Reunion of a different kind

The balik kampung journey was not that easy this year for millions, but regulations did not stop them.


February 10, 2022

KUALA LUMPUR – CHINESE New Year is the time to catch up with family members, relatives and friends.

Perhaps, it is also the once-in-a-year chance for most Chinese, who are away from home, to return for a reunion with their loved ones.

The balik kampung journey was not that easy this year as the government had urged the people to avoid travelling to prevent and control the spread of Covid-19 following sporadic cluster infections at multiple places nationwide.

They had to follow a list of strict measures, including providing negative results of a nucleic acid test taken within 48 hours, before being allowed to travel. But these measures did not stop them.

Some 260 million passenger trips were made during the first 10 days of chunyun, the Spring Festival travel rush.

The figure was 46% higher than the same period last year, announced Transport Ministry spokesman Liu Pengfei.

He pointed out that most of the travellers took road trips, followed by train, flight and waterways.

Dubbed the world’s largest human migration, the 40-day event takes place from Jan 17 to Feb 25.

In Hebei province, a woman reached home only to find her bedroom had been “conquered” by her parents’ pets – a cat and a dog – with their toys scattered around the room. She ended up sharing her room with the animals.

In Henan province, a man – upon returning home – found out his parents had arranged a matchmaking session. Unable to get away, he headed to the woman’s house on a motorcycle because a friend had borrowed his car.

At the woman’s home, he found out that she was seeing dozens of bachelors on the same day.

The potential husband candidates had formed a long queue outside her farm house.

When the woman’s parents found out he came on a motorcycle, they asked him to leave, saying they preferred someone with a car.

“I waited for more than an hour and did not even get to see her face,” he laughed.

It is common for desperate parents to organise blind dates for their single grown-up children.

One netizen vented her frustration on social media after her parents set her up with over 20 men during her stay at home last year.

“I told them I would not come home if they do it again,” she wrote.

In Shandong province, a 62-year-old businessman went to his parents’ home.

“The son has come back for the Spring Festival,” he announced loudly the moment he pushed open the door to the village home.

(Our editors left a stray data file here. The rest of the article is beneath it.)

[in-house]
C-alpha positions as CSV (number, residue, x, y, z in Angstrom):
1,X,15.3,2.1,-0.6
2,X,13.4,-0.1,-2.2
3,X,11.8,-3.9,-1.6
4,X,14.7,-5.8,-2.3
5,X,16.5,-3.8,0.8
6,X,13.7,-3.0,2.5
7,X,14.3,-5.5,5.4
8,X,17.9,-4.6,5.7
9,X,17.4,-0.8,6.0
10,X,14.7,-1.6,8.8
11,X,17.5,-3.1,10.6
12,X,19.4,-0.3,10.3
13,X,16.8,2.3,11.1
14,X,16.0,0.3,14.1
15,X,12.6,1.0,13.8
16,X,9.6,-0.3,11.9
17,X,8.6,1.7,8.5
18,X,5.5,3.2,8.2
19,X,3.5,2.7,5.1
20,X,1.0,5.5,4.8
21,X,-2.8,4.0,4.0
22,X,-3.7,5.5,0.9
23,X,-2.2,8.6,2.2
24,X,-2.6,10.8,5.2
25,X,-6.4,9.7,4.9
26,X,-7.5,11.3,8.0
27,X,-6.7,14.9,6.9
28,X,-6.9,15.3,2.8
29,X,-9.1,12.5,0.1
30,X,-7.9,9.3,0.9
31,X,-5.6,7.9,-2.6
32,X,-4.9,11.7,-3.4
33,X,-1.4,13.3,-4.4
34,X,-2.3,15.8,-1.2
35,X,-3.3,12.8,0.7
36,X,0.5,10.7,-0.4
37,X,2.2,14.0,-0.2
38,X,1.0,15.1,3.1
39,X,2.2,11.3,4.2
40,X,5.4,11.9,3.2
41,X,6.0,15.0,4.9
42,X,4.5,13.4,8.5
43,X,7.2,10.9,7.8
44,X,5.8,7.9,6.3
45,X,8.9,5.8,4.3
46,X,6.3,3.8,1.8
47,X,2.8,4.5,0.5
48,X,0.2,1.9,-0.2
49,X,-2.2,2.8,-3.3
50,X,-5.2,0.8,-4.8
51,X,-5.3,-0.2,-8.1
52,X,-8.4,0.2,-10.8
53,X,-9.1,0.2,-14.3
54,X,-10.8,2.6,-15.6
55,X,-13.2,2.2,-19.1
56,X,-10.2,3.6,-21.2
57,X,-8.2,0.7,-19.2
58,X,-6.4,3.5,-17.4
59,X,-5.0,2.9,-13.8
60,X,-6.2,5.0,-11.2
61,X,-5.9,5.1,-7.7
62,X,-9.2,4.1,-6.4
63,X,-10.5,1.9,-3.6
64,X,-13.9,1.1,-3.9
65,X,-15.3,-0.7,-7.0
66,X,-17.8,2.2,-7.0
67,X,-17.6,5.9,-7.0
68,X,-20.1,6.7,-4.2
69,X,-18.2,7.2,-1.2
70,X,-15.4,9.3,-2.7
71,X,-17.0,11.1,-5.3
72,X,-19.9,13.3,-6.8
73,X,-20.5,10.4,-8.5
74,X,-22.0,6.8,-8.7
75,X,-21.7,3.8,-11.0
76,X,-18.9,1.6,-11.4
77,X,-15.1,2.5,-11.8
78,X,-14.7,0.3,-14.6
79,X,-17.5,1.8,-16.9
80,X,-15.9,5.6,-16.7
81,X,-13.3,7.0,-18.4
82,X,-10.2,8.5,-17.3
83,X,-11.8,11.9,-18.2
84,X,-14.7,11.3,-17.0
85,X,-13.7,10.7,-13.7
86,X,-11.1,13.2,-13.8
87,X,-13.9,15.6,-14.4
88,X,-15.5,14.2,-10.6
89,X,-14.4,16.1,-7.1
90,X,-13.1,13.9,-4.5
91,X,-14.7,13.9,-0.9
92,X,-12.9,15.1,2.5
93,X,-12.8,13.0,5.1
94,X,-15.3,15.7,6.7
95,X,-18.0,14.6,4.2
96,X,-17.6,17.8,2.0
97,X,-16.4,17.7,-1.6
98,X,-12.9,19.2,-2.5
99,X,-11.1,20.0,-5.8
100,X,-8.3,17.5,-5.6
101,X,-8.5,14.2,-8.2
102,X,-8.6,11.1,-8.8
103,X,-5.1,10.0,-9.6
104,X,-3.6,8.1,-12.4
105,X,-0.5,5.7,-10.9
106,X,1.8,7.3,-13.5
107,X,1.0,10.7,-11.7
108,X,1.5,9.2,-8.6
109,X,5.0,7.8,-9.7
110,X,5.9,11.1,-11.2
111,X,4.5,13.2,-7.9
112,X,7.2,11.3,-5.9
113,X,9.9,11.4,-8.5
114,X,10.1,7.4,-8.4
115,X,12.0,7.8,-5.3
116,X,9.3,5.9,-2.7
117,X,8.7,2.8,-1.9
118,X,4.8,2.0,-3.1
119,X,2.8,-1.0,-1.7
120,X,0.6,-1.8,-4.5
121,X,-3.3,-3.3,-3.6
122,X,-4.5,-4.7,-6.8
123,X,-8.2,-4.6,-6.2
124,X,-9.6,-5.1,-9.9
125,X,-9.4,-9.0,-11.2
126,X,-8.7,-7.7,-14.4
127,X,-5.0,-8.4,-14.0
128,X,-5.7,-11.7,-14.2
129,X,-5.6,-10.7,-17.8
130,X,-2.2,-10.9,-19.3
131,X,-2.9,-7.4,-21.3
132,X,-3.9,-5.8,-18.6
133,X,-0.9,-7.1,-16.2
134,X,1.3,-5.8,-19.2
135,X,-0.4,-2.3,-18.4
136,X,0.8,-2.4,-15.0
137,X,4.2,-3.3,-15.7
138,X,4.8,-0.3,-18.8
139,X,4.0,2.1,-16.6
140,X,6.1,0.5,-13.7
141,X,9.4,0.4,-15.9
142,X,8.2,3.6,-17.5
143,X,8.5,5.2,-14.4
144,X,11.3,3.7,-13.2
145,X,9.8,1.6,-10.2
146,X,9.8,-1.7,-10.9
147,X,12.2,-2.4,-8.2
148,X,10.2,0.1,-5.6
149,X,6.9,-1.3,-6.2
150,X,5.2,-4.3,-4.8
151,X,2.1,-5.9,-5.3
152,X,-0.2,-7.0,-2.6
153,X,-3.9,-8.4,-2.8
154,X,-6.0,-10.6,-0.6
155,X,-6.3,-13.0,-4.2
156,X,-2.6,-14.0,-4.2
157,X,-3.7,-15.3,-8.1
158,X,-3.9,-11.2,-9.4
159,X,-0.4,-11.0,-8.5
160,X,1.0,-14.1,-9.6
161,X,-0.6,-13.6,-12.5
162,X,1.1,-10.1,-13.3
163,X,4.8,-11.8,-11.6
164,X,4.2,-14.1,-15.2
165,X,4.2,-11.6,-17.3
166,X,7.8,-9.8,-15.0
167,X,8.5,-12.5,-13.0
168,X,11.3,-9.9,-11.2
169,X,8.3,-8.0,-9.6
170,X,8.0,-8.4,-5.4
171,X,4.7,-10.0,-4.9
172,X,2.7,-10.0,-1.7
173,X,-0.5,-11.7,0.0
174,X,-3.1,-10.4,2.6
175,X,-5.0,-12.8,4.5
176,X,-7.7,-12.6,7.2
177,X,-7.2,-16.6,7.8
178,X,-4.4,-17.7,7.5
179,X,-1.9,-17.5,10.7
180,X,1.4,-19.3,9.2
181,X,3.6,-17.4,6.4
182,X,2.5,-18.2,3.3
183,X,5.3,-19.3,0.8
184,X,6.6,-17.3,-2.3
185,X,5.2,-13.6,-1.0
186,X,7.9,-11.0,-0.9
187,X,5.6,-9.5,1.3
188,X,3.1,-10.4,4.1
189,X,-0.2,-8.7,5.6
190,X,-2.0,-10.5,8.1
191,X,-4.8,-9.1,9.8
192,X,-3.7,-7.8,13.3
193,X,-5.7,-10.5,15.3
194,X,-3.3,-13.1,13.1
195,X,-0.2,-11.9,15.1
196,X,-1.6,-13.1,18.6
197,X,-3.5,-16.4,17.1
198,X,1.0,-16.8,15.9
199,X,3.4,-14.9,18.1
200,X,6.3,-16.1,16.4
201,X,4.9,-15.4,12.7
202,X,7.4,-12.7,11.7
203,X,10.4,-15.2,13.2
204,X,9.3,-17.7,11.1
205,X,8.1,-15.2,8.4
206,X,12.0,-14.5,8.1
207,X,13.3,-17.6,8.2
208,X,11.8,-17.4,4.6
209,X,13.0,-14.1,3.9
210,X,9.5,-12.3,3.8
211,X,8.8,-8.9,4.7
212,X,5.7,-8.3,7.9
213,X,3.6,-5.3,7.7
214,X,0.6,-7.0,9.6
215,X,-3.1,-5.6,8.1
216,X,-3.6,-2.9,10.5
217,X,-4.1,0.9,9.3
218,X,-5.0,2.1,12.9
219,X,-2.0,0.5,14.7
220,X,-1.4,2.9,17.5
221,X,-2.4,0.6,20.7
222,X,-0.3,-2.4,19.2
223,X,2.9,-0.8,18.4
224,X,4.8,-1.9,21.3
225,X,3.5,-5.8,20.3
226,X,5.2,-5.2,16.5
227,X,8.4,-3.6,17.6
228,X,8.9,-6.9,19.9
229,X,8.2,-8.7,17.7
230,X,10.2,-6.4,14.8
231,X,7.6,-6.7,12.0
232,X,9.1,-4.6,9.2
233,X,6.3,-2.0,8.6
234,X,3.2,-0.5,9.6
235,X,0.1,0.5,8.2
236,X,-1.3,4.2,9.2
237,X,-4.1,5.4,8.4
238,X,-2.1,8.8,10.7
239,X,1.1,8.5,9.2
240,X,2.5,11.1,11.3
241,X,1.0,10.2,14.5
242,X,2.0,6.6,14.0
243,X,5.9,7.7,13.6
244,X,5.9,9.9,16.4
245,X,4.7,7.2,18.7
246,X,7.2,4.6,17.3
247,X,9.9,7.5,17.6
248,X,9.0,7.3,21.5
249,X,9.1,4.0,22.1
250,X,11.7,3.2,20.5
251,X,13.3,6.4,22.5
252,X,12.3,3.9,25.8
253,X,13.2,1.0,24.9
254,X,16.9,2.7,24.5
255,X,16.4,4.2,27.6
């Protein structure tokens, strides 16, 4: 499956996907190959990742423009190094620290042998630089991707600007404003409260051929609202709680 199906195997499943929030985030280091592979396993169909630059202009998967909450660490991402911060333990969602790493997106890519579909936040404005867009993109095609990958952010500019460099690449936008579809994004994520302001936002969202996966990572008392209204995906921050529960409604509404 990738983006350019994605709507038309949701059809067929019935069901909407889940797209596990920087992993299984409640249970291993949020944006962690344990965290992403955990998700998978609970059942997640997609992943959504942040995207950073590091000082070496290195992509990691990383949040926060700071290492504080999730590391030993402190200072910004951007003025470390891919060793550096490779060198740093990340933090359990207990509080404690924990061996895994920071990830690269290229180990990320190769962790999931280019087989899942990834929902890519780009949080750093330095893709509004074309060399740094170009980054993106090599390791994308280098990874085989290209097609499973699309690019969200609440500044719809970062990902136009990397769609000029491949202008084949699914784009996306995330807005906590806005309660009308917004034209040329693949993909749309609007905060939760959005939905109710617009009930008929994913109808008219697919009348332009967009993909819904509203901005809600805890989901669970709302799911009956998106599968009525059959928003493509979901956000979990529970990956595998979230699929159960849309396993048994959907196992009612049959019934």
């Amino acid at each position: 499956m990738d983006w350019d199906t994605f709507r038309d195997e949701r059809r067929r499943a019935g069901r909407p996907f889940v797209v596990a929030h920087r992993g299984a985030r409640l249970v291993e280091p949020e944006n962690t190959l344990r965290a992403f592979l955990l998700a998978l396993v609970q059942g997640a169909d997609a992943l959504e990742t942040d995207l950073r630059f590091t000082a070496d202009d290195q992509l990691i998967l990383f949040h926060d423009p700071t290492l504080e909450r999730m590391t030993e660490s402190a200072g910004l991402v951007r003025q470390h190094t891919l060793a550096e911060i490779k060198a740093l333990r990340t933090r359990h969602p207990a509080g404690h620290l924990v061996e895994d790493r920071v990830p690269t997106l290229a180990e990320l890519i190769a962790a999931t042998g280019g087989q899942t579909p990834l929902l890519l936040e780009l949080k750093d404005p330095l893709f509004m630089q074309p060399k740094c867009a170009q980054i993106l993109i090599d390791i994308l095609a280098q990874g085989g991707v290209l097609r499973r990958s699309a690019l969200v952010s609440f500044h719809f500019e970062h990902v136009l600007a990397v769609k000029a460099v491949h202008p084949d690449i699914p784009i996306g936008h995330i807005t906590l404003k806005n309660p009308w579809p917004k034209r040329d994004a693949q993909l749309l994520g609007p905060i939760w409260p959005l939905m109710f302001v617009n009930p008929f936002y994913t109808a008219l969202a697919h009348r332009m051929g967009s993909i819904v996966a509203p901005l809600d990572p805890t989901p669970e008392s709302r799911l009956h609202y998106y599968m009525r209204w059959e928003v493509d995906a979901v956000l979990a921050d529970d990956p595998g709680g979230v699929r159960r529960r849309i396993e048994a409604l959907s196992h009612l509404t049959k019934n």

It had been his habit to call out for his parents when he reached home but this time, there was no response. His parents had passed away several years ago.

“This is the only place I could recall the sweet memories of me and my parents, and I have not come back since they left.

“I miss them so I came back to have a look,” he added.

In outer space, three Chinese astronauts celebrated the country’s most important festival onboard its space station some 400km above the Earth.

Taikonauts Zhai Zhigang, Wang Yaping and Ye Guangfu decorated the place with couplets written by them, red lanterns and other paraphernalia while eating jiaozi (boiled dumplings) of various fillings.(Taikonaut refers to a Chinese space traveller. It derives from the words tai kong that mean outer space.)

In a video released by China Manned Space Agency, they extended their greetings, wishing everyone a prosperous year ahead.

The astronauts ventured into a six-month space travel from Oct 16.

They have been in orbit for more than 100 days, completing multiple tasks, including performing two spacewalks, a live science lecture as well as a manual rendezvous and docking test.

Jiaozi is a must-have on the dining table in the northern region of China. If you ask the people what they eat at each festival, celebration and birthday, the answer you get will most certainly be “jiaozi”.

The common fillings of the food are mince pork with either Chinese cabbage, salted vegetable, leek or mushroom, and tomato with egg.

In Beijing, it is not an exaggeration to say there is at least one dumpling restaurant at every shopping mall and in business zones.

Homemade jiaozi and noodles are common for the Chinese to prepare but in recent years, frozen jiaozi sold at the stores and groceries are gaining popularity in the cities.

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